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NEW YORK (TheStreet) -- This week, Chinese Internet giant Tencent -- which only trades in Hong Kong, which is why you don't hear more about it over here -- saw its stock take another drop.

A month ago, when momentum tech stocks around the world hit their peak, Tencent hit the $635 level. That gave the company a market cap of about $170 billion. However, it's now dropped to $524 and, earlier in the week, it briefly fell below $500. That gave it a market cap of $134 billion and was a 21% drop from where it hit its highs.

Its drop has reflected a risk-off attitude by investors towards all Chinese Internet names. These stocks are high fliers and can go up incredibly far in good time but then can also drop suddenly as well.

In the last month, Sina (SINA) - Get SINA Corp. Report is down 16%, Baidu (BIDU) - Get Baidu, Inc. Sponsored ADR Class A Report is down 18%, Renren (RENN) - Get Renren Inc. Sponsored ADR Class A Report is down 26% and Sohu (SOHU) - Get Limited Sponsored ADR Report is down 27%. Yet, all these names are still up strongly for the past 12 months and Baidu is even up 71% over that time.

But Tencent is another story entirely. It's up almost 110% in the last 12 months.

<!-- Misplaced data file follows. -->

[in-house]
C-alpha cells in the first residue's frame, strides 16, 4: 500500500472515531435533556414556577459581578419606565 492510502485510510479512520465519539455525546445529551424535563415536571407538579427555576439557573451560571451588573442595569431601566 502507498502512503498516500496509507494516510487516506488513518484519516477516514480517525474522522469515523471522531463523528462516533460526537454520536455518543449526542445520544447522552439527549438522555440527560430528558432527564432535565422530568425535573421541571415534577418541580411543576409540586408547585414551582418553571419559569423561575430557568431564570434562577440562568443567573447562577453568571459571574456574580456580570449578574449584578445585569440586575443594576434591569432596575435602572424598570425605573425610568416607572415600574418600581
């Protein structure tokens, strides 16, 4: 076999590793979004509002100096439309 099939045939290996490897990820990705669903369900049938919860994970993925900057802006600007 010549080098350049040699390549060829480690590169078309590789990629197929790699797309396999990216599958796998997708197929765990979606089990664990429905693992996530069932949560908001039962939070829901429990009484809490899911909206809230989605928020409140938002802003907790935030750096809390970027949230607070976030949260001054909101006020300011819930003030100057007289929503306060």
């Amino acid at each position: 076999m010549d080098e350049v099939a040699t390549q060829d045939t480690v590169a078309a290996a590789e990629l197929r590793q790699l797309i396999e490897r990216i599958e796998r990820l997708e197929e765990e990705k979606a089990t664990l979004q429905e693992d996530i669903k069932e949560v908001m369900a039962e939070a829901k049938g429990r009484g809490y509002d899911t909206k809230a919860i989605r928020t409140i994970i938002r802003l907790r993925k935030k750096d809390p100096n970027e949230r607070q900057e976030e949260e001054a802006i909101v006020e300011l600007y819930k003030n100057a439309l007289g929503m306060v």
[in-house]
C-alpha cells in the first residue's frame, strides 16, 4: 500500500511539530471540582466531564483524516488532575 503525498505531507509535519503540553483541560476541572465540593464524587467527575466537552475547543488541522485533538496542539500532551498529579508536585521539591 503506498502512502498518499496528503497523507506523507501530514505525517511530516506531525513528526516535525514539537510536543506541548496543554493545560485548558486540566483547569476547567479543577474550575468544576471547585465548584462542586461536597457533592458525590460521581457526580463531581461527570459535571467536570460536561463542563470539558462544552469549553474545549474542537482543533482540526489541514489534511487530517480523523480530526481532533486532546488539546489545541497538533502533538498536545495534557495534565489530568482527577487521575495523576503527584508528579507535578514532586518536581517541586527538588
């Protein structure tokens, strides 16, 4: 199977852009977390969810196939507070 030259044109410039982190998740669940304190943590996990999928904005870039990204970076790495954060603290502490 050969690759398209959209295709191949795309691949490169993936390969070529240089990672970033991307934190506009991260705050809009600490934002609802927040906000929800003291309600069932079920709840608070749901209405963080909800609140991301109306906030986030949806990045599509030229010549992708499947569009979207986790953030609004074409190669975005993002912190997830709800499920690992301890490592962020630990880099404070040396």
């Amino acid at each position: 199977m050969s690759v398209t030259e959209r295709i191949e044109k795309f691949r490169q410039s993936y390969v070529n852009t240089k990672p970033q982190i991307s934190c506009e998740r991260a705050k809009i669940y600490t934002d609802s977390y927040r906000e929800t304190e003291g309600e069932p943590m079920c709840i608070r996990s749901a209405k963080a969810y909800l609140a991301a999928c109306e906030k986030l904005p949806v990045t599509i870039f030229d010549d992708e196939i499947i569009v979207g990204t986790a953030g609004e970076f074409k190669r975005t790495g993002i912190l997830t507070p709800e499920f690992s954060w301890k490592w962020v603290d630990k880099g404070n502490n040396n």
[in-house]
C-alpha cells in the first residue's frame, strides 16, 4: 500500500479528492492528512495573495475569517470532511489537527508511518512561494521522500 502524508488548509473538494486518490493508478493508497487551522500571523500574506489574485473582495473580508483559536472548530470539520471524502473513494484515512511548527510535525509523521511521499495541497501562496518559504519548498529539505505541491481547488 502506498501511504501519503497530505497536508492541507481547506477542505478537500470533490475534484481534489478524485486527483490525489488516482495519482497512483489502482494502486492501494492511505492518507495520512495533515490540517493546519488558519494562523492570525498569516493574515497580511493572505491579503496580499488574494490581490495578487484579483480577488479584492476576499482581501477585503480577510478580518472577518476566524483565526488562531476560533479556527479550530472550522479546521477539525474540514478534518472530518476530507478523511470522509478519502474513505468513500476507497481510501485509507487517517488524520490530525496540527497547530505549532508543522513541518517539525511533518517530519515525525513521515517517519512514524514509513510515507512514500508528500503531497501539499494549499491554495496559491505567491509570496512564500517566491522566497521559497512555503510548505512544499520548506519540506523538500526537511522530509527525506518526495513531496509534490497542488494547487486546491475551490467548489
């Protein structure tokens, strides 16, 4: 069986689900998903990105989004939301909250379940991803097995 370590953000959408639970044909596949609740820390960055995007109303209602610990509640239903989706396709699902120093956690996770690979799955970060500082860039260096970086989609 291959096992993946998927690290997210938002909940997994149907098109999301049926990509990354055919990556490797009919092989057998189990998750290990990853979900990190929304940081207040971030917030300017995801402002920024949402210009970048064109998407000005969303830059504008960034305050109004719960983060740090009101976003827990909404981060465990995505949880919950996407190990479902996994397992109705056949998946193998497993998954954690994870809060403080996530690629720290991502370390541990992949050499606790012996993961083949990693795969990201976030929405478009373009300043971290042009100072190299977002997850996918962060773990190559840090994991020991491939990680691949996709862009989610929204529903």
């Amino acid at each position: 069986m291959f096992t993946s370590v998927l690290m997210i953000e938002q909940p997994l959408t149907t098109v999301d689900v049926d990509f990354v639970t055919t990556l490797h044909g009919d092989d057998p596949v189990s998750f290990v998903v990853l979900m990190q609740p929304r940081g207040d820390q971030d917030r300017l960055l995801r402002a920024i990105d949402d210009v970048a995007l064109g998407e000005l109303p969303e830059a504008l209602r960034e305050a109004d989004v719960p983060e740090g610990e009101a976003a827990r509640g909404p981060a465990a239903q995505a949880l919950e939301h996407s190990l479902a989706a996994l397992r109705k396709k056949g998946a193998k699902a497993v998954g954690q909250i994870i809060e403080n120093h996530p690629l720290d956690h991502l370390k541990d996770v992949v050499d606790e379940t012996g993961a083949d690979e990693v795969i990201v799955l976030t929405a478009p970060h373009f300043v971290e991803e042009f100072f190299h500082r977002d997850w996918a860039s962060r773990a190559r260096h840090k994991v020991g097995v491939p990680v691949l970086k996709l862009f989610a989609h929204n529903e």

Its success is deserved. Its popular WeChat messaging app has swept up China. The company is already finding innovative ways to monetize the huge user base, unlike WhatsApp. Many also believe Tencent will be a formidable competitor to Alibaba's traditional dominance in e-commerce as it is training the WeChat users to make purchases from within the app instead of going to Alibaba's sites to do this.

After a huge run-up in Tencent's stock, though, it will be interesting to see where it goes from here.

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On Tuesday, the day its stock broke below the $500 share price level, Tencent went into the market and actually did a big share repurchase. That quickly gave a shot in the arm to the share price and it even propelled it up to $565 by the end of trading on Thursday -- a 13% gain in three days.

But the Nasdaq's Thursday selloff in the U.S. led to another risk-off move in Tencent's stock price in Friday trade. All global technology stocks look vulnerable these days, but that's terrible news for Chinese Internet stocks that have much higher betas than even typical Internet stocks.

After such a huge run-up in Tencent's stock this past year, it would not surprise me if profit-taking continued in the coming weeks.

That's bad news for Tencent and the rest of the Hong Kong Stock Exchange as Tencent is the largest stock weighting on that index. It's also bad news for the upcoming Alibaba initial public offering. Whatever Alibaba's financials are, they will be closely compared to Tencent especially as a clue to what the probable IPO valuation will be.

Bear markets can be particularly brutal to Chinese Internet companies. We forget it now but Baidu -- with a stock price of $152 and a market cap of $53 billion -- got down to $11.27, which was a market cap of under $4 billion back in November 2008. That's more than 92% below Baidu's current price.

At the time of publication the author had no position in any of the stocks mentioned.

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This article represents the opinion of a contributor and not necessarily that of TheStreet or its editorial staff.